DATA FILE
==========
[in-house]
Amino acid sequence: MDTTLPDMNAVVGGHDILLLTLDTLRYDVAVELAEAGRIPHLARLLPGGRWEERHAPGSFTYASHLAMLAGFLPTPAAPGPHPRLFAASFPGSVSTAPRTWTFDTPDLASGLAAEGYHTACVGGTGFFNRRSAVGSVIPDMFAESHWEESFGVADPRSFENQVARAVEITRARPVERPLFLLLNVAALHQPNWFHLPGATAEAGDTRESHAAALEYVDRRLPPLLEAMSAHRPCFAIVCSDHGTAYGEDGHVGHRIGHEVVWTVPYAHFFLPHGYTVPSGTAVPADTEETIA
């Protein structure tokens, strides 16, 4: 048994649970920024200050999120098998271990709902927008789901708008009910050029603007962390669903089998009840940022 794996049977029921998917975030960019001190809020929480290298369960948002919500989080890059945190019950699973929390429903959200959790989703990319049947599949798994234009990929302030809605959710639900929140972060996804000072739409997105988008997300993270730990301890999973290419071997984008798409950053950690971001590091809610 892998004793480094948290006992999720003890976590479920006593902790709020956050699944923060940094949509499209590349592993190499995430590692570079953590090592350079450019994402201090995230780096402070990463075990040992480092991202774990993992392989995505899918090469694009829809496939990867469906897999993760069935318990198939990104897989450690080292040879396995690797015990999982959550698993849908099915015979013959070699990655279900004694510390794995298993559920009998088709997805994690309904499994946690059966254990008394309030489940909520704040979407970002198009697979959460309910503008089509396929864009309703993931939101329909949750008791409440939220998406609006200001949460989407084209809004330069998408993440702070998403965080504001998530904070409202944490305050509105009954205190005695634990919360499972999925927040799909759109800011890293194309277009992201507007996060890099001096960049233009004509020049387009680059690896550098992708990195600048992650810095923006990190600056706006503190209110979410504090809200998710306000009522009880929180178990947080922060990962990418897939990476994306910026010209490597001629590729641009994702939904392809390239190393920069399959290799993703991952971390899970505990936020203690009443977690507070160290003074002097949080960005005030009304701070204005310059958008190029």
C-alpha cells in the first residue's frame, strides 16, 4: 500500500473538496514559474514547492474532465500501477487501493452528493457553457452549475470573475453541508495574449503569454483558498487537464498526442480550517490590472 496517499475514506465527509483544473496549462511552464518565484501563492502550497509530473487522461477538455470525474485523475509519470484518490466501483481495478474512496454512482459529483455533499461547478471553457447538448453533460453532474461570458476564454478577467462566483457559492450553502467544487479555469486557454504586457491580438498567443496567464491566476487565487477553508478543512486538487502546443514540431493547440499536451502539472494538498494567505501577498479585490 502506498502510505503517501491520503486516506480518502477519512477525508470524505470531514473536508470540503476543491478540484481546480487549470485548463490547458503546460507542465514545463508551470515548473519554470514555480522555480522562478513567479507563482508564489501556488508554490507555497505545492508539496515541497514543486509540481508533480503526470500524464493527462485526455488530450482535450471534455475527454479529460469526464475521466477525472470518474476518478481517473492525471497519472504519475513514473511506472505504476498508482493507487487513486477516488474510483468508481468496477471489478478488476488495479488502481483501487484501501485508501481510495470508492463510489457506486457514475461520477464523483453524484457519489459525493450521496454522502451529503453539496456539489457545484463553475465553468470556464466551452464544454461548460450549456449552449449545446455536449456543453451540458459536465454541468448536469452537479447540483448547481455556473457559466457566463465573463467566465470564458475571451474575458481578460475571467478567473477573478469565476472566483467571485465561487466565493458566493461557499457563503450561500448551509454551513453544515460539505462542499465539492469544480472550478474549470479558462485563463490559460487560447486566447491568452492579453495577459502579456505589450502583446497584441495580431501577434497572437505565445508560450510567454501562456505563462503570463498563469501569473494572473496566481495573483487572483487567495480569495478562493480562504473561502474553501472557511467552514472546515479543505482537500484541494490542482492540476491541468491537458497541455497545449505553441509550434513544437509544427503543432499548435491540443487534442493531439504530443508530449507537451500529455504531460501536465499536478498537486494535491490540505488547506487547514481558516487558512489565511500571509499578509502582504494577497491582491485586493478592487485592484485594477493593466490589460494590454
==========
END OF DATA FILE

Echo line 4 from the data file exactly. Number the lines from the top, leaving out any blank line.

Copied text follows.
C-alpha cells in the first residue's frame, strides 16, 4: 500500500473538496514559474514547492474532465500501477487501493452528493457553457452549475470573475453541508495574449503569454483558498487537464498526442480550517490590472 496517499475514506465527509483544473496549462511552464518565484501563492502550497509530473487522461477538455470525474485523475509519470484518490466501483481495478474512496454512482459529483455533499461547478471553457447538448453533460453532474461570458476564454478577467462566483457559492450553502467544487479555469486557454504586457491580438498567443496567464491566476487565487477553508478543512486538487502546443514540431493547440499536451502539472494538498494567505501577498479585490 502506498502510505503517501491520503486516506480518502477519512477525508470524505470531514473536508470540503476543491478540484481546480487549470485548463490547458503546460507542465514545463508551470515548473519554470514555480522555480522562478513567479507563482508564489501556488508554490507555497505545492508539496515541497514543486509540481508533480503526470500524464493527462485526455488530450482535450471534455475527454479529460469526464475521466477525472470518474476518478481517473492525471497519472504519475513514473511506472505504476498508482493507487487513486477516488474510483468508481468496477471489478478488476488495479488502481483501487484501501485508501481510495470508492463510489457506486457514475461520477464523483453524484457519489459525493450521496454522502451529503453539496456539489457545484463553475465553468470556464466551452464544454461548460450549456449552449449545446455536449456543453451540458459536465454541468448536469452537479447540483448547481455556473457559466457566463465573463467566465470564458475571451474575458481578460475571467478567473477573478469565476472566483467571485465561487466565493458566493461557499457563503450561500448551509454551513453544515460539505462542499465539492469544480472550478474549470479558462485563463490559460487560447486566447491568452492579453495577459502579456505589450502583446497584441495580431501577434497572437505565445508560450510567454501562456505563462503570463498563469501569473494572473496566481495573483487572483487567495480569495478562493480562504473561502474553501472557511467552514472546515479543505482537500484541494490542482492540476491541468491537458497541455497545449505553441509550434513544437509544427503543432499548435491540443487534442493531439504530443508530449507537451500529455504531460501536465499536478498537486494535491490540505488547506487547514481558516487558512489565511500571509499578509502582504494577497491582491485586493478592487485592484485594477493593466490589460494590454